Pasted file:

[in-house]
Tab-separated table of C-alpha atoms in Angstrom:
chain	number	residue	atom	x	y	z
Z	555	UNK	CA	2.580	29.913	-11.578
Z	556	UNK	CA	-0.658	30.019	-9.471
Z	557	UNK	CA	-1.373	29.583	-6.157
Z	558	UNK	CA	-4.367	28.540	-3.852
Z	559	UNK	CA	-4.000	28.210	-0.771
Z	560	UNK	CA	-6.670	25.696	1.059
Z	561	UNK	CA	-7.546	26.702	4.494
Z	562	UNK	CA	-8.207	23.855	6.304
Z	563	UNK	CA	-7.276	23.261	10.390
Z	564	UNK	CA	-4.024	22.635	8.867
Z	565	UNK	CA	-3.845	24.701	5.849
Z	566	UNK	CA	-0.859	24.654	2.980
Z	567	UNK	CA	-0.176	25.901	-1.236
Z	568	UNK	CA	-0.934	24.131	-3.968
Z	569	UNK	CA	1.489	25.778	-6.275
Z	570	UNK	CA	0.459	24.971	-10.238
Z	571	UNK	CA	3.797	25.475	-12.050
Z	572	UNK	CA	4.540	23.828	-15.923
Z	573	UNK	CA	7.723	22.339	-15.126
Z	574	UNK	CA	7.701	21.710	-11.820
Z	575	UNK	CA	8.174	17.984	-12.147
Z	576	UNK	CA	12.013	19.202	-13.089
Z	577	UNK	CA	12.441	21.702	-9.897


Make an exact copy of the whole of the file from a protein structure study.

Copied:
[in-house]
Tab-separated table of C-alpha atoms in Angstrom:
chain	number	residue	atom	x	y	z
Z	555	UNK	CA	2.580	29.913	-11.578
Z	556	UNK	CA	-0.658	30.019	-9.471
Z	557	UNK	CA	-1.373	29.583	-6.157
Z	558	UNK	CA	-4.367	28.540	-3.852
Z	559	UNK	CA	-4.000	28.210	-0.771
Z	560	UNK	CA	-6.670	25.696	1.059
Z	561	UNK	CA	-7.546	26.702	4.494
Z	562	UNK	CA	-8.207	23.855	6.304
Z	563	UNK	CA	-7.276	23.261	10.390
Z	564	UNK	CA	-4.024	22.635	8.867
Z	565	UNK	CA	-3.845	24.701	5.849
Z	566	UNK	CA	-0.859	24.654	2.980
Z	567	UNK	CA	-0.176	25.901	-1.236
Z	568	UNK	CA	-0.934	24.131	-3.968
Z	569	UNK	CA	1.489	25.778	-6.275
Z	570	UNK	CA	0.459	24.971	-10.238
Z	571	UNK	CA	3.797	25.475	-12.050
Z	572	UNK	CA	4.540	23.828	-15.923
Z	573	UNK	CA	7.723	22.339	-15.126
Z	574	UNK	CA	7.701	21.710	-11.820
Z	575	UNK	CA	8.174	17.984	-12.147
Z	576	UNK	CA	12.013	19.202	-13.089
Z	577	UNK	CA	12.441	21.702	-9.897